Meet the New President, Same as the Old President
Four years ago, if you were a particularly hokey newspaper columnist with a deadline, you might have remarked upon the symmetry of Martin Luther King Day being so close to Barack Obama’s inauguration. “King’s Dream isn’t totally fulfilled, but surely we are a step closer thanks to the image of Obama, a black man born to a white woman, standing at the heart of our nation’s capital and being sworn in as President of the United States,” you could have written, and so on and so on until you had 750 words and could take the rest of the day off.
And four years ago, it was probably OK to feel a little hokey about Obama. As it turned out, he didn’t usher in a new age of liberalism and tolerance and bipartisanship in America—it was pretty stupid, in hindsight, to expect him to do so—but his specific actions as president shouldn’t take away from the powerful symbolism of a black man becoming president. I remember the night of the election, when the streets of Brooklyn flooded with people yelling and hugging and high-fiving each other and it felt appropriate, for once, to not be cynical about the future. If you didn’t get a little bit pumped up while listening to Young Jeezy yell-sing, “My president is black,” you were probably one of those people who were already busy writing blog posts titled, “Obama the New Hitler? No Gun Control Socialism Kenya Obama Not in My Name!”
If you’re still feeling warm and fuzzy about our president four years into his term, you’ve been living in a very different world than I have. Obama turned out to be a politician constrained by all sorts of circumstances beyond his control, and not particularly determined to fundamentally change America—in other words, he’s like every president to ever hold office. You can’t run a country as large and complex and militarized as the United States without cutting at least a few ethical and moral corners. I think it’s worth asking if you can be a US president in 2013 without doing at least a few things that might be called evil, or at least picking between two evil alternatives. (Should Obama bomb Syria, causing the deaths of thousands, or live with the knowledge that people are dying every day and he has the power to intervene?) Which is to say that someone like Martin Luther King, Jr. could never be president.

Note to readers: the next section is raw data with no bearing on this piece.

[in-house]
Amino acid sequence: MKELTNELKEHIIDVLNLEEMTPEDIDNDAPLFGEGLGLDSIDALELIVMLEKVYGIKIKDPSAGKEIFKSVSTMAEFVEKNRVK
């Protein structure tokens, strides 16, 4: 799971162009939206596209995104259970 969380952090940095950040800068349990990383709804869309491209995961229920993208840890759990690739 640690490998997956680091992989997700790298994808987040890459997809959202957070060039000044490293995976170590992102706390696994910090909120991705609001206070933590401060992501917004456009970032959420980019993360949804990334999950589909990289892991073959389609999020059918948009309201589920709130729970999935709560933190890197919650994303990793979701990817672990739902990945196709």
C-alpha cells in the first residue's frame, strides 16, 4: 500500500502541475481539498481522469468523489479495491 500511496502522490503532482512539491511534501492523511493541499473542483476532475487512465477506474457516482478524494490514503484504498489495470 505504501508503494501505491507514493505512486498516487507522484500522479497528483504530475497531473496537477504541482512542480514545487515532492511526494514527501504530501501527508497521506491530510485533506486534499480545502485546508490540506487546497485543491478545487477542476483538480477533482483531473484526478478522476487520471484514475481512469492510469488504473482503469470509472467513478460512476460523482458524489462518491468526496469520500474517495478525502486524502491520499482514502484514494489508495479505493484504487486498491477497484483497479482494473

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Meet the New President, Same as the Old President

Four years ago, if you were a particularly hokey newspaper columnist with a deadline, you might have remarked upon the symmetry of Martin Luther King Day being so close to Barack Obama’s inauguration. “King’s Dream isn’t totally fulfilled, but surely we are a step closer thanks to the image of Obama, a black man born to a white woman, standing at the heart of our nation’s capital and being sworn in as President of the United States,” you could have written, and so on and so on until you had 750 words and could take the rest of the day off.

And four years ago, it was probably OK to feel a little hokey about Obama. As it turned out, he didn’t usher in a new age of liberalism and tolerance and bipartisanship in America—it was pretty stupid, in hindsight, to expect him to do so—but his specific actions as president shouldn’t take away from the powerful symbolism of a black man becoming president. I remember the night of the election, when the streets of Brooklyn flooded with people yelling and hugging and high-fiving each other and it felt appropriate, for once, to not be cynical about the future. If you didn’t get a little bit pumped up while listening to Young Jeezy yell-sing, “My president is black,” you were probably one of those people who were already busy writing blog posts titled, “Obama the New Hitler? No Gun Control Socialism Kenya Obama Not in My Name!”

If you’re still feeling warm and fuzzy about our president four years into his term, you’ve been living in a very different world than I have. Obama turned out to be a politician constrained by all sorts of circumstances beyond his control, and not particularly determined to fundamentally change America—in other words, he’s like every president to ever hold office. You can’t run a country as large and complex and militarized as the United States without cutting at least a few ethical and moral corners. I think it’s worth asking if you can be a US president in 2013 without doing at least a few things that might be called evil, or at least picking between two evil alternatives. (Should Obama bomb Syria, causing the deaths of thousands, or live with the knowledge that people are dying every day and he has the power to intervene?) Which is to say that someone like Martin Luther King, Jr. could never be president.

Continue

Notes:

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  8. pepper-coast reblogged this from vicemag and added:
    Man as much as having a black President is monumental and how charming he is, this is the truth.
  9. athreateninghaiku reblogged this from vicemag
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  14. browngirldecolonized reblogged this from vicemag and added:
    My thoughts exactly.
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